2 Different Types of the Lie Your Character Believes

The Lie Your Character Believes. It’s the atom waiting to be split, the bomb waiting to go off, the change waiting to happen in your character’s life. Even when hidden beneath layers of plot and theme, the Lie Your Character Believes is your story. You know this, of course. But did you know that sometimes there are two types of the Lie Your Character Believes?

The Lie Your Character Believes is the central cog in your character’s arc. This is so simply because the Lie is the reason change needs to happen—and therefore the reason there’s a story to tell in the first place. The Lie will inherently be opposed by a related Truth, and together they create the foundation for a cohesive and resonant plot and theme. (Note that in some stories, the protagonist is the one who believes the Lie; in others, the protagonist believes the Truth but is surrounded by supporting characters whose actions are informed by opposing Lies.)

Truly, there are as many different kinds of Lies as there are, well… lies. If it ain’t true, it has the possibility of driving character change in some way. The Lie might be something as trivial as Aunt Bea’s belief that her homemade pickles can win a blue ribbon when really they taste like kerosene, or it might be something as monumental as Javert’s belief that mercy and justice are mutually exclusive.

Should All Your Minor Characters Have Arcs

Les Misérables (2012), Universal Pictures.

The shorthand for this is that there’s no limit on what kind of Lie Your Character Believes—as long as it drives the plot and engineers the theme. However, I feel it’s helpful to examine two particular categories into which your characters’ Lies might fit. Seeing the difference can help you know which is right for your story—or whether you might get extra mileage by dramatizing a related Lie for each category.

2 Types of the Lie Your Character Believes: Inner and Outer Lies

If you start examining Lies in popular stories—or your own stories—you’ll notice two different manifestations. Sometimes the Lie is one that exists mainly within the character’s inner self, driving the inner conflict. Other times, the Lie exists mainly within the character’s outer world, driving the outer conflict. This can be a tricky distinction, since the inner Lie will often affect the outer conflict and vice versa (after all, this is the essence of character driving plot).

We can think of this distinction, in very general terms, as the difference between a character-driven Lie and a plot-driven Lie. Again, this is a fine line, since the best stories are always strong in both plot and character. But you can easily spot the differences by examining stories that fall at opposite ends of the spectrum. Plot-driven stories often focus primarily on an outer-world Lie such as Hunger Games‘ Lie that “oppressive government is necessary” or Jurassic Park‘s Lie that “science should always be advanced.” Character-driven stories usually focus on an inner Lie, such as “men and women can’t be friends” in When Harry Met Sally or “money is the measure of worth” in A Christmas Carol.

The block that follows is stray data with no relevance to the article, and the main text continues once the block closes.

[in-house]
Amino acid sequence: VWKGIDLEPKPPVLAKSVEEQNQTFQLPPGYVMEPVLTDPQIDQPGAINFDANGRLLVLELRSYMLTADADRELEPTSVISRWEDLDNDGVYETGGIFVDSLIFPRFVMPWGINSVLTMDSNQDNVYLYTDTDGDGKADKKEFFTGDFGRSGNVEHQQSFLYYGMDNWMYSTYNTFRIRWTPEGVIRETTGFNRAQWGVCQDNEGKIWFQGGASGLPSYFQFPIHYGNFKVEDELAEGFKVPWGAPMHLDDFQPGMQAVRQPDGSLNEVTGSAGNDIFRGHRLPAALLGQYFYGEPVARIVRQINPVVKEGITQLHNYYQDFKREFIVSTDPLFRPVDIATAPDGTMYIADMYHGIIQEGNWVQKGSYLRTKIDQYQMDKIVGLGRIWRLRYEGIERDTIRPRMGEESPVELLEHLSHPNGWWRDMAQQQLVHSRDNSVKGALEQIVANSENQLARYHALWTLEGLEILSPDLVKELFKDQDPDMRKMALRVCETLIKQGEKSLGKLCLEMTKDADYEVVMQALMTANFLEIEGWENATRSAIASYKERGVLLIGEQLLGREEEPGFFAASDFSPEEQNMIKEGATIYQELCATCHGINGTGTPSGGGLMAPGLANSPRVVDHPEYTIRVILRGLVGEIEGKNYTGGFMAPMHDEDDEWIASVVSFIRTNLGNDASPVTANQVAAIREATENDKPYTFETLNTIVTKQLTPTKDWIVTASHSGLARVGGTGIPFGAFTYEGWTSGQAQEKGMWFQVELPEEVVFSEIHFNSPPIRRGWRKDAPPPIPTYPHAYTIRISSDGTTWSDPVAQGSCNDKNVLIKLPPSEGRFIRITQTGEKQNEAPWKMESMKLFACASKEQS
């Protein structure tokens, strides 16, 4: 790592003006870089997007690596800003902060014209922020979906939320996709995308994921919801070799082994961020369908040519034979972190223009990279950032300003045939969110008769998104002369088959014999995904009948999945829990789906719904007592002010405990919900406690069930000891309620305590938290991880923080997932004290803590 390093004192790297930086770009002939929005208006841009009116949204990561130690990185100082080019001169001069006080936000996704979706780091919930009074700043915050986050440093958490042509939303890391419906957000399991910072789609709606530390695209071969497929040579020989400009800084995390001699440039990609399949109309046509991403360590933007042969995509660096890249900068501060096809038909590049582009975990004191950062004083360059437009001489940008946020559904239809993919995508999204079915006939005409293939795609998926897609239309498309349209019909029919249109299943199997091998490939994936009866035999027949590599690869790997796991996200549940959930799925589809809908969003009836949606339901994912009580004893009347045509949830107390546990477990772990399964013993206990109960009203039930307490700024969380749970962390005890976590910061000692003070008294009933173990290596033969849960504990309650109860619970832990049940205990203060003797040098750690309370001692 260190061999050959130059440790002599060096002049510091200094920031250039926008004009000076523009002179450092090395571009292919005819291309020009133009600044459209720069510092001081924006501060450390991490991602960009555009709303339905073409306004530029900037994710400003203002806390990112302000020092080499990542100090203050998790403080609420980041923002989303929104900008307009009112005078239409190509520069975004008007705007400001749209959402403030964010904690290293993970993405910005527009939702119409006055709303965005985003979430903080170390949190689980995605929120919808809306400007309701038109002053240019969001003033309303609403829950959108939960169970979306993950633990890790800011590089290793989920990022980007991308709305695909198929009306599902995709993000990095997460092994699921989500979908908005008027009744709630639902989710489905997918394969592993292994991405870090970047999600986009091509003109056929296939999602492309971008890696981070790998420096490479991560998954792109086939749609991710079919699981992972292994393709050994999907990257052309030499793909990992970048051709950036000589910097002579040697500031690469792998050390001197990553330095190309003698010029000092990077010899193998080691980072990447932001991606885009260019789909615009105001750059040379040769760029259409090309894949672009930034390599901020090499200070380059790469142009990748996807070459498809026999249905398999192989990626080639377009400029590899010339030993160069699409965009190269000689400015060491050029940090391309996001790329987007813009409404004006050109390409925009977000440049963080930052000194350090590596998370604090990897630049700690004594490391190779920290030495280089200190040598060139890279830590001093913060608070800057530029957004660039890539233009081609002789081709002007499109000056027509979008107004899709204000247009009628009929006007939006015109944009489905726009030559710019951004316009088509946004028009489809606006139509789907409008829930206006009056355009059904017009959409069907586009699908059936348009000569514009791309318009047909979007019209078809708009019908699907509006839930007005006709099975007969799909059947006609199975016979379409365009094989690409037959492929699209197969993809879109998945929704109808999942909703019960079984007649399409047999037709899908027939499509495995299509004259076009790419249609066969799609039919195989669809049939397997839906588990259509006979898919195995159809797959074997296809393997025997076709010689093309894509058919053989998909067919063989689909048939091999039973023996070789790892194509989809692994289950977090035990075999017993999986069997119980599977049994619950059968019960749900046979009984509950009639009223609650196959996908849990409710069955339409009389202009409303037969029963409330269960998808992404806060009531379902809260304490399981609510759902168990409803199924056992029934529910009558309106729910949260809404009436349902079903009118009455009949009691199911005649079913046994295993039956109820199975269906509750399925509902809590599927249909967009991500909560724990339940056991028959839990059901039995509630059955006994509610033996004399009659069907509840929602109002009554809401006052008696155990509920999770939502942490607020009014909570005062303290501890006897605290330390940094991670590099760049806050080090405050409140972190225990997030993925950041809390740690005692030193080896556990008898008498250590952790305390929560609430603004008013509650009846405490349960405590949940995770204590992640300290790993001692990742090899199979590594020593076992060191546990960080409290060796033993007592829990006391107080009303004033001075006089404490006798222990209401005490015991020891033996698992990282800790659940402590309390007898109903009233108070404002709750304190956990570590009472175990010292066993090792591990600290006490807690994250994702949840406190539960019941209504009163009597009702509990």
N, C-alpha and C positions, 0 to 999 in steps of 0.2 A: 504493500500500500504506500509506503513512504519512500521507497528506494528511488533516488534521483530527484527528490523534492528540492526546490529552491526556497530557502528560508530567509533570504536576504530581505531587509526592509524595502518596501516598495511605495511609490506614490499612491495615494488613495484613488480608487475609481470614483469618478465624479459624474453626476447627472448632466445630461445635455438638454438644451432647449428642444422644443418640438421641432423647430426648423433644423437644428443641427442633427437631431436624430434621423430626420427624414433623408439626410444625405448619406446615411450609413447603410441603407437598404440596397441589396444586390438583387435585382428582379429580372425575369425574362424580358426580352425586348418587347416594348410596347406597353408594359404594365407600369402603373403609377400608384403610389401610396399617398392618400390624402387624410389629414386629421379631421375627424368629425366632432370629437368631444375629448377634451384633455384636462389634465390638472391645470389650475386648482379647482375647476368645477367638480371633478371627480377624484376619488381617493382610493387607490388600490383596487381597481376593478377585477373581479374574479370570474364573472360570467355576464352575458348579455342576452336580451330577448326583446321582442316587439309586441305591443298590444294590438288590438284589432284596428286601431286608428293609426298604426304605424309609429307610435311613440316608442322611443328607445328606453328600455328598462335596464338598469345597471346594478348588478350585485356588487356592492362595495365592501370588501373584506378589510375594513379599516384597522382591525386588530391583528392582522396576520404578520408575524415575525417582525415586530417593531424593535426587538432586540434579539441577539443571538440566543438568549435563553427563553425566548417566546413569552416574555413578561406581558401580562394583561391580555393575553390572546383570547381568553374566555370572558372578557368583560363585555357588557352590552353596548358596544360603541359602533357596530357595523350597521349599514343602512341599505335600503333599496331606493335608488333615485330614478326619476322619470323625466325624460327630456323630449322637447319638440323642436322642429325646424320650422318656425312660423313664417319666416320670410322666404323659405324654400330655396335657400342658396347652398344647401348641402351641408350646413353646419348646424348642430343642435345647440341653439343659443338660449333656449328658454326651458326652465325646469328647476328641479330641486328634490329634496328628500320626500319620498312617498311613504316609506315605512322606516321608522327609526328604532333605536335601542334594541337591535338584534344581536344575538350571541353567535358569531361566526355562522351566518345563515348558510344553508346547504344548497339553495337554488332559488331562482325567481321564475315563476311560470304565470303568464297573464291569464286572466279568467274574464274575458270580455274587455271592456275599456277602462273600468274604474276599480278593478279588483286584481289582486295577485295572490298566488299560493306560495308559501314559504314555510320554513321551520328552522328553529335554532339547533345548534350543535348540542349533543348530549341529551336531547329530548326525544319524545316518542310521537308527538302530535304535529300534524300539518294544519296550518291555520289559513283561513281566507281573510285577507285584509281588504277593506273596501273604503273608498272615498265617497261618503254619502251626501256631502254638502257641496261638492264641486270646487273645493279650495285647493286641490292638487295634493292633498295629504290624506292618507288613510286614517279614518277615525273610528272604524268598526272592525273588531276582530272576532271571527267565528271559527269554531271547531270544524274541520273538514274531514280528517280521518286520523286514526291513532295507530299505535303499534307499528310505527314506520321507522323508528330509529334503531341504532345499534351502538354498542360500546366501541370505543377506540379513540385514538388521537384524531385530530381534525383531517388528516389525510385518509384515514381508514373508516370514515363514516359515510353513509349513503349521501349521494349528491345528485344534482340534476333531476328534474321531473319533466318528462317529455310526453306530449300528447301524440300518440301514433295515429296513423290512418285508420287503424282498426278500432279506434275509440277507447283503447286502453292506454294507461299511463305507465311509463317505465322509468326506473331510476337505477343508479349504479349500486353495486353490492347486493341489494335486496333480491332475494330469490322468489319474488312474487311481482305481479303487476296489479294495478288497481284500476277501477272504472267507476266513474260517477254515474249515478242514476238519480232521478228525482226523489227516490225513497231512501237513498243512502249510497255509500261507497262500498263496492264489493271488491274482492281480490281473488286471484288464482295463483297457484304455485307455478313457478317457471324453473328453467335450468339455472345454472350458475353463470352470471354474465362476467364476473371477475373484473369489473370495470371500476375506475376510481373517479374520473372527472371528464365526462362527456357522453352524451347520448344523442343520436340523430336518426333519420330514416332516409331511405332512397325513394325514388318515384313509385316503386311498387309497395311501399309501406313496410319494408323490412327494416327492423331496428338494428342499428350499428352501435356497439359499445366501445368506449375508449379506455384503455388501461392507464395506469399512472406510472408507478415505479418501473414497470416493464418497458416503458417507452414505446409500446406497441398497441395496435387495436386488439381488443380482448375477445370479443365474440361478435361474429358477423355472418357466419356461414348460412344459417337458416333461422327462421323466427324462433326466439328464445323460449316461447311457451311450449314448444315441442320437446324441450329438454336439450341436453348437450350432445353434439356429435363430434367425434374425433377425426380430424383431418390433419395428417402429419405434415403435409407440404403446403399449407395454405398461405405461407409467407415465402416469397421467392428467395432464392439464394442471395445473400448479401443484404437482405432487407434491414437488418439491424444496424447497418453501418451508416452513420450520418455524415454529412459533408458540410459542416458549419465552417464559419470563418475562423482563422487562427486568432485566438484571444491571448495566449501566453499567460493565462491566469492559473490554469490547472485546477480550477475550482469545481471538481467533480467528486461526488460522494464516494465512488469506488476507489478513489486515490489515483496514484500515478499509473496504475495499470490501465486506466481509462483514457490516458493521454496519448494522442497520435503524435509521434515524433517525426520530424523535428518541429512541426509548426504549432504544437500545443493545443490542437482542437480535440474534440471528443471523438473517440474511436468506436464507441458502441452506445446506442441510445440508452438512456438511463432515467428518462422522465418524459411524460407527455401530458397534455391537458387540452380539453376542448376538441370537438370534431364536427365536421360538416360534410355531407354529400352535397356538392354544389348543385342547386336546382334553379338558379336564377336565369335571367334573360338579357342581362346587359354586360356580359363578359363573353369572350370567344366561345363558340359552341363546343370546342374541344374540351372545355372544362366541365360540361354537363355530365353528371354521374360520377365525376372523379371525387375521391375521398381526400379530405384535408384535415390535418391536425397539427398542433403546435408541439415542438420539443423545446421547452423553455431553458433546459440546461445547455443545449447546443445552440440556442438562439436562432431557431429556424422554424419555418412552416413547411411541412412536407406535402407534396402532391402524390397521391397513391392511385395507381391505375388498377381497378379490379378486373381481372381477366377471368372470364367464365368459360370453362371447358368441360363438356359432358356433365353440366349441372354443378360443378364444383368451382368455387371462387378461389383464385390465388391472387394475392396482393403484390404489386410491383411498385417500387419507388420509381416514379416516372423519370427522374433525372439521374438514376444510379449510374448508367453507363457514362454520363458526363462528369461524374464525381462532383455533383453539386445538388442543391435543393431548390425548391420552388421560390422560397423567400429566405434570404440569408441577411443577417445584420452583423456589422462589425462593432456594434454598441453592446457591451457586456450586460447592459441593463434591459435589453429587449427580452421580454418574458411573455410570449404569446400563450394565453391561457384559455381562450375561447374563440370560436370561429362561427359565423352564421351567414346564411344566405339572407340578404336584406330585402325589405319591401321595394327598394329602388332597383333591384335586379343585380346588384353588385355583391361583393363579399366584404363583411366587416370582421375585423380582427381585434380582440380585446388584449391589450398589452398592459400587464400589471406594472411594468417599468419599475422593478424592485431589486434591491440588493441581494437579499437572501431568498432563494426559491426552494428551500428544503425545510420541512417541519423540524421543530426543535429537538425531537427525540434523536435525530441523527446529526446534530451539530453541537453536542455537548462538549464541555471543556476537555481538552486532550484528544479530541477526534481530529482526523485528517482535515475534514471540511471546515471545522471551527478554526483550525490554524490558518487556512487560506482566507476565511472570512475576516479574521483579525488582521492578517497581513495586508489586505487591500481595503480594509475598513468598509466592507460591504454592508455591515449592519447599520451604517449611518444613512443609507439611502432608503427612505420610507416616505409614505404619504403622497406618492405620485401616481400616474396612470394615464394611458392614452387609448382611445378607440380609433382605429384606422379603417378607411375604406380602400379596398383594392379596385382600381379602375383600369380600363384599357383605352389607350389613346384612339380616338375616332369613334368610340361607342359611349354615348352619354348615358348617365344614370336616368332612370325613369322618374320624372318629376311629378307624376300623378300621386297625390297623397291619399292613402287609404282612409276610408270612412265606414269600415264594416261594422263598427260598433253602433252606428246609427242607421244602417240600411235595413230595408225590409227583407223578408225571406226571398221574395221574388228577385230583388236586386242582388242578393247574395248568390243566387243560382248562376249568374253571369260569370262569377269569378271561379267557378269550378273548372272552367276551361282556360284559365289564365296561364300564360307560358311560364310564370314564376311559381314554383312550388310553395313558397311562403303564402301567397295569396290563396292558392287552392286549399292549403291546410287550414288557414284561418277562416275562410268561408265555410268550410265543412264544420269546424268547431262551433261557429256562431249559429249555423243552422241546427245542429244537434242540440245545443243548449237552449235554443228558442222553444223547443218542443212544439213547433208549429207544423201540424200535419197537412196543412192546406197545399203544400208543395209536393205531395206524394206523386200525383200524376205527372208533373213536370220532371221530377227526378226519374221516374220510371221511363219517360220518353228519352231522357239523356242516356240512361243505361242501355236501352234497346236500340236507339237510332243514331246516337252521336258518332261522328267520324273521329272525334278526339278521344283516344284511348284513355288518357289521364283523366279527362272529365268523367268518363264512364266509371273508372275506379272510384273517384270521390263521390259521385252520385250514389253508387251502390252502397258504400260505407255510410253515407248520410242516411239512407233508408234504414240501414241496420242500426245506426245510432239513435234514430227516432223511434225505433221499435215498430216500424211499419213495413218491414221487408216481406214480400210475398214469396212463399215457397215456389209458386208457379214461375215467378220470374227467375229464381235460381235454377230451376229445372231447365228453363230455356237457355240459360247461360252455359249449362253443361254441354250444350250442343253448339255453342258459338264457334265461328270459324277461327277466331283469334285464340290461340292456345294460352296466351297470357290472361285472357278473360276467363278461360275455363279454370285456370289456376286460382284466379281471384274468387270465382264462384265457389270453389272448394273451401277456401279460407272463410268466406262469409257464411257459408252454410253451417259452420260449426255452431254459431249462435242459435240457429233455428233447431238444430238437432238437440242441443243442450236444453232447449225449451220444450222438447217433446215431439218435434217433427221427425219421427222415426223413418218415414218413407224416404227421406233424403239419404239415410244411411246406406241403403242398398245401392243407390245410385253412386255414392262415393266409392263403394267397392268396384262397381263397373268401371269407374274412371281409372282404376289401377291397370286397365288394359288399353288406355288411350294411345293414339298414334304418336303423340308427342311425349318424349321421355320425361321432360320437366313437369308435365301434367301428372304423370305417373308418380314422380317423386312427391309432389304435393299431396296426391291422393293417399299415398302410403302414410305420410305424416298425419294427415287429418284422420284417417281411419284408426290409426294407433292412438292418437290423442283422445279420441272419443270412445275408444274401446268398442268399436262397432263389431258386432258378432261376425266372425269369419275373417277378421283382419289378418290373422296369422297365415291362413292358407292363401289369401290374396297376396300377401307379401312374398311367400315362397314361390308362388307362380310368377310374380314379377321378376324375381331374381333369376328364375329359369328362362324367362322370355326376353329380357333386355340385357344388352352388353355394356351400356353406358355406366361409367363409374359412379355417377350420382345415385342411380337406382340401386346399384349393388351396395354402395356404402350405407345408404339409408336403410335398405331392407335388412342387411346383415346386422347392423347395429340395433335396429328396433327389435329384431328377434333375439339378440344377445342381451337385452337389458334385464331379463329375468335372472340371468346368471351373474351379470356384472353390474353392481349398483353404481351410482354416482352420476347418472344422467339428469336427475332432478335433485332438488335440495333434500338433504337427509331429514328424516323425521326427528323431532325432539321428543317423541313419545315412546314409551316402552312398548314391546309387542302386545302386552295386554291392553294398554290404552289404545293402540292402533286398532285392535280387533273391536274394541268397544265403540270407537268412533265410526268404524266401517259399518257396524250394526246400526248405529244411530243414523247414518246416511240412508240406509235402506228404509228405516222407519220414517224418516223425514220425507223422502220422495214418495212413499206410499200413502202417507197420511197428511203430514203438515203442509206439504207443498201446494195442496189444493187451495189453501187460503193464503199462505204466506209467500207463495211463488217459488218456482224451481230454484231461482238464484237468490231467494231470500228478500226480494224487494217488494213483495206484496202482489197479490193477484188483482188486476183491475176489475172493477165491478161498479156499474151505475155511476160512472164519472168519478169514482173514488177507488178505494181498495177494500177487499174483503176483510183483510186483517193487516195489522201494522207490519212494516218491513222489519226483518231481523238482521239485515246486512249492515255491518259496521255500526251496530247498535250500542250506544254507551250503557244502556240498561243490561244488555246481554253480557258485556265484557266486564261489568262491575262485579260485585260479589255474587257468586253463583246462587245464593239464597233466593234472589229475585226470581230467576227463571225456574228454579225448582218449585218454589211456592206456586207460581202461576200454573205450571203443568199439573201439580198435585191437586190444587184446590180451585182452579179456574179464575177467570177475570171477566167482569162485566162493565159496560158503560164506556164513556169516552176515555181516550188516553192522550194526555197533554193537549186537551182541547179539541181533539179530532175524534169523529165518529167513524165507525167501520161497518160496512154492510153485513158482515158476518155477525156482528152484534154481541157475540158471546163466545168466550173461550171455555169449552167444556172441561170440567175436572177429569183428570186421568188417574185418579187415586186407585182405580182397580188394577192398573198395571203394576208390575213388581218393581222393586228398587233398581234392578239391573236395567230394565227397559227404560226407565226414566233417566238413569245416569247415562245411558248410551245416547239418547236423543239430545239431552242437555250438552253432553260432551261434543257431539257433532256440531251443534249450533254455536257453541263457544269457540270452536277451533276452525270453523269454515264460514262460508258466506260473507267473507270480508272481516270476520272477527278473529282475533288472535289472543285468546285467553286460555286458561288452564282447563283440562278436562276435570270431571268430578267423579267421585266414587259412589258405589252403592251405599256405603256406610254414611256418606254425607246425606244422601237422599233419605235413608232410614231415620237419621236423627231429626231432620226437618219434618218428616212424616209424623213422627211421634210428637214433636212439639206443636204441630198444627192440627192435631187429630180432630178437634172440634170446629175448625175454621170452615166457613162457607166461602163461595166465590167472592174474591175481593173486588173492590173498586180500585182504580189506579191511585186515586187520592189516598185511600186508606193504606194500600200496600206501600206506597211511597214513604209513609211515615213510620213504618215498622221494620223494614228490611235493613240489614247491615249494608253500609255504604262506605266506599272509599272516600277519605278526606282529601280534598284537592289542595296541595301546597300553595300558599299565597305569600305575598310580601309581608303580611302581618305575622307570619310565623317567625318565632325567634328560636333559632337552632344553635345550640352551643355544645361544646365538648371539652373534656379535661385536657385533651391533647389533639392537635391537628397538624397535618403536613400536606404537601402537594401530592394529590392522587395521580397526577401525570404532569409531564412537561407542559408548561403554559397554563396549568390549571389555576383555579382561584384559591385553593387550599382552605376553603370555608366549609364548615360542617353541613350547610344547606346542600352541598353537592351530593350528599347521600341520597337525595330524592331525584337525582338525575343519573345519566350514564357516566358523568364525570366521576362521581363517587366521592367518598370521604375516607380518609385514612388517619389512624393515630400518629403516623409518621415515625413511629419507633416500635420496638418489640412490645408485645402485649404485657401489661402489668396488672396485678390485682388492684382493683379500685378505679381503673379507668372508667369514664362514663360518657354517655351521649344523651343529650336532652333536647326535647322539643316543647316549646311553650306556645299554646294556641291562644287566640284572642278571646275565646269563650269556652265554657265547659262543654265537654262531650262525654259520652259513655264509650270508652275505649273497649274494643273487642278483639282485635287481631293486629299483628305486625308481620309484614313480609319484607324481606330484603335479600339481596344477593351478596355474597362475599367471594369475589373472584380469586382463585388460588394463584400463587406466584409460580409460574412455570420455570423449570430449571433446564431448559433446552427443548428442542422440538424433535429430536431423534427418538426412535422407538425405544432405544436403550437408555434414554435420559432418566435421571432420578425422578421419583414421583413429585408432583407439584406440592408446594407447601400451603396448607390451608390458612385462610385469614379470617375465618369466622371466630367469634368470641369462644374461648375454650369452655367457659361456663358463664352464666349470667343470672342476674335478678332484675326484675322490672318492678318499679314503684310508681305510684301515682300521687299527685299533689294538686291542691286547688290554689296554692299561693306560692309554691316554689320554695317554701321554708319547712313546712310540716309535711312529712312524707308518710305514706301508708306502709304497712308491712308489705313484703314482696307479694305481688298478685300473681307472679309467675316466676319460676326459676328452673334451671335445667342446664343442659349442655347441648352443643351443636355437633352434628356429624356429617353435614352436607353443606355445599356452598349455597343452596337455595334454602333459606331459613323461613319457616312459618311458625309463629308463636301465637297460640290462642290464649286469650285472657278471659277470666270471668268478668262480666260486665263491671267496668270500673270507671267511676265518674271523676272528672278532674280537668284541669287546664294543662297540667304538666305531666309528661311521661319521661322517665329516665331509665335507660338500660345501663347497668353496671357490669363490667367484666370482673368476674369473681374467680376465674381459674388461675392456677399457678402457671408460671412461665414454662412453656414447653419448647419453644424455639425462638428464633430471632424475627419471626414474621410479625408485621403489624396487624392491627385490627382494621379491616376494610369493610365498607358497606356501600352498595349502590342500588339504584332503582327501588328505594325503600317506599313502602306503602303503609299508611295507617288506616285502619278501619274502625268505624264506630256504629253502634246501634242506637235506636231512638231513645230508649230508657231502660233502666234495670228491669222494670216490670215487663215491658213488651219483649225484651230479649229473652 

Jurassic Park Dr. Alan Grant Ellie Satler Ian Malcom John Hammond

Jurassic Park (1993), Universal Pictures.

An inner-world Lie will affect the character’s outer world, sometimes even to the point of becoming the outer world’s Lie. And vice versa, an outer-world Lie will likely become crucial to the character’s inner conflict and self-estimation.

The distinction is important not so much because of how the Lie manifests in the story as it is because of where the Lie originated. Where did this Lie come from? Who (or what) gave this Lie to the character? And what do the answers mean for the character’s motivations and ultimate arc within this story?

Let’s take a look.

The Outer Liar: Your Character’s Oppressive World

Creating Character Arcs (Amazon affiliate link)

Very often, the Lies we believe are ones we are “given.” They are not Lies that originate with us. Rather, they are beliefs openly acted upon in our outer worlds (whether that means the global community, a secret society, or a nuclear family). Sometimes these Lies really are lies, as when a government hides truths from its citizens to maintain power, but often these Lies aren’t so much propaganda as misinformation.

It’s important to note that a “Lie” won’t always be given to your character as the result of someone’s malignant desire to control or hurt. Sometimes the Lie will be offered because it’s the best the giver has to give, or because it represents someone’s current best guess on a subject. Humanity’s understanding of life and the world is evolving. Certain ideas that seemed true to Isaac Newton are now recognized by us as “lies,” just as some of our “truths” will be recognized as incorrect by later generations.

There are also “Lies” that prove themselves untrue only to certain people. “You’ll be happy only if you get married and have children” may be advice offered genuinely and generously by someone who has found it true for themselves, but it may prove disastrously untrue for another person.

Outer Lies are those that are fully represented and enforced by your character’s Normal World in the First Act. To overcome this outer Lie, the character’s story journey may focus on one of the following: